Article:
Image: Atlantis moved into VAB
Jim Grossmann / NASA file
Technicians accompany space shuttle Atlantis as it is towed into the Vehicle Assembly Building at NASA's Kennedy Space Center in Florida in late June. Atlantis, the last space shuttle to fly in space, is being prepared for its handover to the space center's visitor complex as a museum piece.
By Correspondent
NBC News
updated 7/17/2012 1:10:40 PM ET 2012-07-17T17:10:40
Commentary

In a five-part series, NBC News' Jay Barbree lays out a vision of spaceflight in the 20-teens for the 2012 presidential candidates.

In the beginning, it was said that all NASA Administrator James Webb had to do was take a couple of buckets up to the Hill, and Congress would fill them with money.

It certainly is not that easy today. The country cannot afford waste. A prudent NASA should take advantage of the $6.6 billion worth of spaceport facilities and flight hardware that it bought and paid for — facilities that are now growing grass in the Florida sun. 

NASA should be doing everything possible to launch American astronauts from their own Cape Canaveral pads.

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Instead, the agency is doing everything but. It’s been drifting, delaying and courting upstart aerospace companies to build what’s already been built, ignoring the days when America was clearly No. 1.

In the 1960s, the Cape, as it was simply called, was a sprawling gateway to the future.  It was the most vital and intensely exciting place on the planet, a 15,000-acre sandspit that had been reshaped into a port of blinding searchlights surrounding active launch pads.  It was a place where rows of rocket gantries and blockhouses and hangars and office buildings were lined up neatly behind a centuries-old lighthouse.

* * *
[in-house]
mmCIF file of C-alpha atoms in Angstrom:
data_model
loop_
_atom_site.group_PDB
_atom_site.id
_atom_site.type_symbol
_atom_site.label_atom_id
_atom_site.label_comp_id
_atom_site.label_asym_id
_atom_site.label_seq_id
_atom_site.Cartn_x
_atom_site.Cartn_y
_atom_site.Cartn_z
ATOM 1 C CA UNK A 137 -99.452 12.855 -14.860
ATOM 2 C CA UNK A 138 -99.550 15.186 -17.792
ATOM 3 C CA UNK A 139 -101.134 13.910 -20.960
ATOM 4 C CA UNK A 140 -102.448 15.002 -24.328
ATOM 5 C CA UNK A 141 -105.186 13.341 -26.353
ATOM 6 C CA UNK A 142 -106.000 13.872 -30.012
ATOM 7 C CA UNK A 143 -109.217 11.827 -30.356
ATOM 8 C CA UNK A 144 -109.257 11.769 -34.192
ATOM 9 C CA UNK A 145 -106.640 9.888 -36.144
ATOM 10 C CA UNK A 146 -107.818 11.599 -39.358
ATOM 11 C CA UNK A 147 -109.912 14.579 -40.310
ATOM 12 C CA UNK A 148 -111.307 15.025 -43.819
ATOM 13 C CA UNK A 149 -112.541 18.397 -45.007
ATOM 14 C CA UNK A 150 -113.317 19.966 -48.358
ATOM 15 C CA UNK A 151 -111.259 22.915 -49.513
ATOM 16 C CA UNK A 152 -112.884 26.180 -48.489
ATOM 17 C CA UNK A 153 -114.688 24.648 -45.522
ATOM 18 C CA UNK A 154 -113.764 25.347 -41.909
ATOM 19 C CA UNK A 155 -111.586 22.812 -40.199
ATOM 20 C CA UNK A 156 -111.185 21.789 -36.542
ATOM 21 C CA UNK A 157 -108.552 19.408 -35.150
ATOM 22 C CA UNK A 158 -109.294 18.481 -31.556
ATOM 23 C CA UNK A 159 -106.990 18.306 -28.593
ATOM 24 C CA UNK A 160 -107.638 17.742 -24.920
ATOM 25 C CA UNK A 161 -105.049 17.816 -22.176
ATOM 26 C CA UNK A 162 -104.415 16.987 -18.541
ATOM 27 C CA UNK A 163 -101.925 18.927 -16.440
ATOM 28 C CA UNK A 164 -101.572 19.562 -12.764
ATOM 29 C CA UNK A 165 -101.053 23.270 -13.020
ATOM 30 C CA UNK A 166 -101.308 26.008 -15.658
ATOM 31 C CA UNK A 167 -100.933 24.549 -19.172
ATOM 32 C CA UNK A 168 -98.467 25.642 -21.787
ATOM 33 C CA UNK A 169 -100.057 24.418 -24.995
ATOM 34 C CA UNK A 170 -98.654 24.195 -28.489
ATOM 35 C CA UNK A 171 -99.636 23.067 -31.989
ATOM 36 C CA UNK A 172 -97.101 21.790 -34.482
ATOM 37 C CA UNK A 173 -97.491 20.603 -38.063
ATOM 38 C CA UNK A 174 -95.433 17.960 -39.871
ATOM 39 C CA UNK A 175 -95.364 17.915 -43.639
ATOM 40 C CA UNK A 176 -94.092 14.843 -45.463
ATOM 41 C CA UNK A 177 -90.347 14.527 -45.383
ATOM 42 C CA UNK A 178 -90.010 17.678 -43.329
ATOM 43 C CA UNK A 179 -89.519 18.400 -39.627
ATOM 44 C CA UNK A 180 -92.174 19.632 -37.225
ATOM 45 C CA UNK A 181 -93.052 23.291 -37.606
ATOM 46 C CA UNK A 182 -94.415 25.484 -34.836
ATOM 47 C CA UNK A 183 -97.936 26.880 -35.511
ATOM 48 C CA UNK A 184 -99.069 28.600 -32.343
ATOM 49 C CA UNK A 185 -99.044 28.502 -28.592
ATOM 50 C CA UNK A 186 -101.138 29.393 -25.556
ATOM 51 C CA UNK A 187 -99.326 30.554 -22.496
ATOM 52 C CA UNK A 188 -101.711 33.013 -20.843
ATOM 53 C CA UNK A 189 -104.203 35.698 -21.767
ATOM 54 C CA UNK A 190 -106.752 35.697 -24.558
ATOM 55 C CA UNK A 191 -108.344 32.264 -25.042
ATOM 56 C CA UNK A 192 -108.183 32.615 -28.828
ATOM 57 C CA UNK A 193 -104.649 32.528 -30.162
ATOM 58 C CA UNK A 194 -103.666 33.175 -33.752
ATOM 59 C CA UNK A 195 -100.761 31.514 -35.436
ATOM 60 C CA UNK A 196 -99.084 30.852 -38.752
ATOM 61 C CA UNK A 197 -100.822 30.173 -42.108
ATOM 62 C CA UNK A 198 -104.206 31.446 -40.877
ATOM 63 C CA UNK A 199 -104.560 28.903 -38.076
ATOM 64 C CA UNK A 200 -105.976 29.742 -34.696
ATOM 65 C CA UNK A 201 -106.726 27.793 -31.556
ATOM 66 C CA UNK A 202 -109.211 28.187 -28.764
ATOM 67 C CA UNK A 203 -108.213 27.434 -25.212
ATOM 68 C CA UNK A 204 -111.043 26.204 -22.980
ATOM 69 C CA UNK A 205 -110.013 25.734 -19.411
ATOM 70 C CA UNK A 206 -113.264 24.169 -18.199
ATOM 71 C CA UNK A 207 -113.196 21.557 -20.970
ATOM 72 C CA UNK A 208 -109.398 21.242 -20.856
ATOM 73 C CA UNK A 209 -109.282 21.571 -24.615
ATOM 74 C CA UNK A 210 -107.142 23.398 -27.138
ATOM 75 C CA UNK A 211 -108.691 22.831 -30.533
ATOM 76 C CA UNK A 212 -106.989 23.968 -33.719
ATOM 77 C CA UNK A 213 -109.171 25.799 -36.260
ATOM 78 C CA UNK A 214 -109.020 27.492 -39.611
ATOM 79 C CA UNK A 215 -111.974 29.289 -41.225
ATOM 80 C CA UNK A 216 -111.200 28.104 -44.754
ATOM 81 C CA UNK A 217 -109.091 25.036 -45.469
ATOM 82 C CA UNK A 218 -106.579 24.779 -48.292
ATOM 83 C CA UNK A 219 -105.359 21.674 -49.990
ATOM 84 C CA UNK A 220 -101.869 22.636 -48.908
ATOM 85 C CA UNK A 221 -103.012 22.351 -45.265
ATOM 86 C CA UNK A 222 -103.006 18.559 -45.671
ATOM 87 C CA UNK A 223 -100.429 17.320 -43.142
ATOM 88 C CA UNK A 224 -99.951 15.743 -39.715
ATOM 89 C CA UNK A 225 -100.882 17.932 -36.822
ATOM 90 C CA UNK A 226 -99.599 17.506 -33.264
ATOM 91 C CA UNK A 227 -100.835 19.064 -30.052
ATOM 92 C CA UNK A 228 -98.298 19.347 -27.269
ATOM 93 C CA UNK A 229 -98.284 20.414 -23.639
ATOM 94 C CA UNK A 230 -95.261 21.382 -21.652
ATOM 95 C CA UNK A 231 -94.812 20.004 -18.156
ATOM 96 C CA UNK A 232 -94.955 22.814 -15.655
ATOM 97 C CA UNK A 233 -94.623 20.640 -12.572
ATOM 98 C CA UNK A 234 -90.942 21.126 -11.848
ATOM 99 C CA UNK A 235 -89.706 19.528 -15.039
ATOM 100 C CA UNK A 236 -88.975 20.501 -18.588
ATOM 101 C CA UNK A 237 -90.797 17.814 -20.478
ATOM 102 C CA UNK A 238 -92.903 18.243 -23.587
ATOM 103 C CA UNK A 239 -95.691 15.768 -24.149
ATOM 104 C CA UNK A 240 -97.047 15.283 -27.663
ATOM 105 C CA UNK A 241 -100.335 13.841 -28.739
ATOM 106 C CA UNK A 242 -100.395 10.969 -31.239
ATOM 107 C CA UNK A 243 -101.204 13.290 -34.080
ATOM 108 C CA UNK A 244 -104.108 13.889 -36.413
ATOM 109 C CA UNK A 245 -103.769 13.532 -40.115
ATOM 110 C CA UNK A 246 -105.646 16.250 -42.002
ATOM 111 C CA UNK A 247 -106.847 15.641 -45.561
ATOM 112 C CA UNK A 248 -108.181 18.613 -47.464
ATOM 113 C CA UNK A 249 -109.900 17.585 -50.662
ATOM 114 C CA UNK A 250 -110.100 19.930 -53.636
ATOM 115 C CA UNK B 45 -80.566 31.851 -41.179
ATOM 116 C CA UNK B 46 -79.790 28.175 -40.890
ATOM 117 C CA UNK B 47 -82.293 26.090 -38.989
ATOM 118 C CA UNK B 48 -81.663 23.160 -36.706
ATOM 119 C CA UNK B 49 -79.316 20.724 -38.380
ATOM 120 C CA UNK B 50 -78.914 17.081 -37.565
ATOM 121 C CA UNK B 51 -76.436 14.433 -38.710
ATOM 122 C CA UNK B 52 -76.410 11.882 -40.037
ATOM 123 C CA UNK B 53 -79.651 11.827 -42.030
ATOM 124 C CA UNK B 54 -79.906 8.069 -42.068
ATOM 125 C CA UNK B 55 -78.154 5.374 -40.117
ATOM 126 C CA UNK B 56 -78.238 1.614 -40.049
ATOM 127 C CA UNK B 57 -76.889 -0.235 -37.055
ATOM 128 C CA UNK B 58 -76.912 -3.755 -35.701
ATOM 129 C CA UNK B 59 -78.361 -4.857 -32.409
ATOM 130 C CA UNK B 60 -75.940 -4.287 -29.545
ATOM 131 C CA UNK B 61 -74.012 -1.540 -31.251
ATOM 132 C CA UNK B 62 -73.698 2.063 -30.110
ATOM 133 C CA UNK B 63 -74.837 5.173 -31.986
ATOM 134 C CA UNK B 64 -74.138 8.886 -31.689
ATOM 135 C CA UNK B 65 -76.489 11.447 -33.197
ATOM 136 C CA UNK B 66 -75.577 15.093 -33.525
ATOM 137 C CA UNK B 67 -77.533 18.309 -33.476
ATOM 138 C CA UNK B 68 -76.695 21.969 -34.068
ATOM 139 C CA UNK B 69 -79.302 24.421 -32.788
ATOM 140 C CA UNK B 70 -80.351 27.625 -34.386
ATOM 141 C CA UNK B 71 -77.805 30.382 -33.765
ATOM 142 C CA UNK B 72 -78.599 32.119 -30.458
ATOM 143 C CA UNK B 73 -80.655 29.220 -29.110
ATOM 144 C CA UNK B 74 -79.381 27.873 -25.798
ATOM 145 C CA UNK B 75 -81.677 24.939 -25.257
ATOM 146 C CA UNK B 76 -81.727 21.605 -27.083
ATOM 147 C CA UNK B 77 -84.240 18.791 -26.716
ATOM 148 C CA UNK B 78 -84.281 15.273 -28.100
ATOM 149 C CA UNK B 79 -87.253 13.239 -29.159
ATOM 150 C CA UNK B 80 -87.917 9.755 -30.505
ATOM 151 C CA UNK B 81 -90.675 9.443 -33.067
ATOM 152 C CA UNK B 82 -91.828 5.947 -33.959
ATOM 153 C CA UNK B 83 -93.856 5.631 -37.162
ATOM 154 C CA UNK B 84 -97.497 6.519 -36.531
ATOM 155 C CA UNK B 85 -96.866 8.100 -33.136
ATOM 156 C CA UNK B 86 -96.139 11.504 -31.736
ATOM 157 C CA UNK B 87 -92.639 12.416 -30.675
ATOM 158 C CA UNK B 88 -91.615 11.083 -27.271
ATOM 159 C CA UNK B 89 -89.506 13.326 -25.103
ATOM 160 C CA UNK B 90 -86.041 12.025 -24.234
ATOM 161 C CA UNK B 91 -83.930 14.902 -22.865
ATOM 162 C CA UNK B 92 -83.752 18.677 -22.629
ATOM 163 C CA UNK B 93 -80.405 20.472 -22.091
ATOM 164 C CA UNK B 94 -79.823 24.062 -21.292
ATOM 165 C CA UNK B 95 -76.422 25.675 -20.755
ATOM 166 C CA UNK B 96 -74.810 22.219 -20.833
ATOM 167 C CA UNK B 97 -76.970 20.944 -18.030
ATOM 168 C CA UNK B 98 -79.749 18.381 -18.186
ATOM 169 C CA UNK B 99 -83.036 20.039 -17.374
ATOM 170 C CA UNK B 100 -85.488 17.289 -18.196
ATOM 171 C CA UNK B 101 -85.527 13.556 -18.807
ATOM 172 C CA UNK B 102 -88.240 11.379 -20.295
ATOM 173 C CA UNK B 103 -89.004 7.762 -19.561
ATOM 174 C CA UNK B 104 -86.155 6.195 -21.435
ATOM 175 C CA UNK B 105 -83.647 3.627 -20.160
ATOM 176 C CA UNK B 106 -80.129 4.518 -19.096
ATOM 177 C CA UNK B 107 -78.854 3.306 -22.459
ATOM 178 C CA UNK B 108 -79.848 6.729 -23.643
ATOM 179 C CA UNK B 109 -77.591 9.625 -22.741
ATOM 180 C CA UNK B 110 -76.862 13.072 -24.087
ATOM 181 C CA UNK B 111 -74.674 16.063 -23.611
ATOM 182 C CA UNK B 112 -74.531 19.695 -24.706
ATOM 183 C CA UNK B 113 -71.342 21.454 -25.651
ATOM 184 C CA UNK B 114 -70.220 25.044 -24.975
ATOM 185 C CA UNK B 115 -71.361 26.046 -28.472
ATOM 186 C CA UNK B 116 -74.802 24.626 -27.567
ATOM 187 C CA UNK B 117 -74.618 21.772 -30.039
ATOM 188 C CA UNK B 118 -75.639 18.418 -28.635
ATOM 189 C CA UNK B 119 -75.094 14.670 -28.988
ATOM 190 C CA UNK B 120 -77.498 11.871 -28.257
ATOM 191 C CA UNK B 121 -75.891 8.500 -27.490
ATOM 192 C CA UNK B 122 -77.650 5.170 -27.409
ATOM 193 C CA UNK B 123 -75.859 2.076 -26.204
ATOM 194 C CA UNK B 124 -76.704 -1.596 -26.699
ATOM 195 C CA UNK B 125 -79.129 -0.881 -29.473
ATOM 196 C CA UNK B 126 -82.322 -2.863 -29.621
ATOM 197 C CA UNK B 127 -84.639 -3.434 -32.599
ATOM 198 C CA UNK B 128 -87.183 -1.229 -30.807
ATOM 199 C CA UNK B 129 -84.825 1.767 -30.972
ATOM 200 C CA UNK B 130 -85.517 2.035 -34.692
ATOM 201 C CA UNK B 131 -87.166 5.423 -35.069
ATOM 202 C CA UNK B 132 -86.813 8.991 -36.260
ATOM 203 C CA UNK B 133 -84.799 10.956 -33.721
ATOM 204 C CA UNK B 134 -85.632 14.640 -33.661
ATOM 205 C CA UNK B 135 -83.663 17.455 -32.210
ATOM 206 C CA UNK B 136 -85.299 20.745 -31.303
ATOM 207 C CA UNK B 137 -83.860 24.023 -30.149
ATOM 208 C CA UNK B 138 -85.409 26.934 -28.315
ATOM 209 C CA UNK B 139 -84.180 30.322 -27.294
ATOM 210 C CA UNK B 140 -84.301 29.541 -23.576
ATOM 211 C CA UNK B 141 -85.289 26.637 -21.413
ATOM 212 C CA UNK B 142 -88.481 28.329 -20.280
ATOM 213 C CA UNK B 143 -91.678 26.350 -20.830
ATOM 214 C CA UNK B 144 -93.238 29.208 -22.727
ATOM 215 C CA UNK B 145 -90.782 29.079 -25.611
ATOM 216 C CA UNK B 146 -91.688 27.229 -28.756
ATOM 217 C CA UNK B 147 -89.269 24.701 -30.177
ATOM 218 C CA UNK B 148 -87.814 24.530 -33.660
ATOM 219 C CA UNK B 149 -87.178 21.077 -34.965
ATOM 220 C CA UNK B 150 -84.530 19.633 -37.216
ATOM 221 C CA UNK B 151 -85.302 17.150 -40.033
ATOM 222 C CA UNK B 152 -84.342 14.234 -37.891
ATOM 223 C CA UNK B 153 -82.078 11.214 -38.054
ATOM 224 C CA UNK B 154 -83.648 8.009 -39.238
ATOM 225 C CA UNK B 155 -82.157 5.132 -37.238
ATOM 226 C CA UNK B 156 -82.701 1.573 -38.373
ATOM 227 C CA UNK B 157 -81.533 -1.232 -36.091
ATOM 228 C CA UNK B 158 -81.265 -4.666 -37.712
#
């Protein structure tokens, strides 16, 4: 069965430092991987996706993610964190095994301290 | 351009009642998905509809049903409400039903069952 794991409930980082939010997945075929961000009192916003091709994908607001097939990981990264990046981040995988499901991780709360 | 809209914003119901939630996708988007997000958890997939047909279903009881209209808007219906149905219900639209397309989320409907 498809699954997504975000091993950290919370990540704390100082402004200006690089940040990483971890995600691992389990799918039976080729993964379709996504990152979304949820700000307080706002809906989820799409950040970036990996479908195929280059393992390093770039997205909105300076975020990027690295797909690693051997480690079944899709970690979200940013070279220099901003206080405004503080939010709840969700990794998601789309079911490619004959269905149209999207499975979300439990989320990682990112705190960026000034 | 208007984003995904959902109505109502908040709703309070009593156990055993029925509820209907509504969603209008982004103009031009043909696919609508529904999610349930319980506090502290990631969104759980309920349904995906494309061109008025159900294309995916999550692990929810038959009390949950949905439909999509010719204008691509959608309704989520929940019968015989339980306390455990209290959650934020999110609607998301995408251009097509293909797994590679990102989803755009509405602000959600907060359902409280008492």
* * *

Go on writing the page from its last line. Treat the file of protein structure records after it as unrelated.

Only days after Alan Shepard became the first American in space in 1961, President John F. Kennedy decided that if America was to wrest the lead in space from the Russians, we would have to beat them in a race for national prestige to the moon. And if we were to do it, rocket scientist Wernher von Braun said, “We need a larger spaceport.”

Two launch pads for the Saturn 5 moon rockets were built on the northern leg of Cape Canaveral — extending the country’s famed rocket row. The government purchased 88,000 acres of land next door, on Merritt Island, for operational structures and safety zones.

The largest building east of the Mississippi River was built to assemble the huge rockets, and a wide and deep “crawler way” was dredged and filled to form a path from that Vehicle Assembly Building to the pads.  After JFK was felled by an assassin's bullet, NASA named its sprawling new creation the Kennedy Space Center.

Within a period of four years, 24 Americans sailed through the vacuum from Earth to the moon. Some of them flew twice. Twelve out of those 24 rode their landers down to the lunar surface, walked and drove through the dust and rocks of the small world.

Had Russia sustained its early lead in power and technology, the number of humans going to the moon might have increased greatly.  It was a fierce competition, and the Russians went all-out in their desperate attempt to lead the human race to another world.  But after they reached Earth orbit, the Russians went through a series of devastating rocket explosions and costly failures.

Slow slide for spaceport
For the next four decades, America was the unquestioned leader in space.  Taxpayers invested $1 billion in 1960s dollars ($6.6 billion in 2012 dollars) to build their country’s sprawling launch and landing facilities. But when the space shuttles were grounded for good, that spaceport began a slow slide back to seed.

NASA went with a different strategy to keep the International Space Station in business: Turn America’s space program over to a patchwork of private companies. Short-change America’s great rocket and spacecraft facilities. Ask the taxpayers and private businesses to rebuild it all again in California, Texas and Colorado in the name of commercialization.

When President George W. Bush decided to bring the space shuttle program to an end, on the advice of the Columbia Accident Investigation Board, he put in place Project Constellation.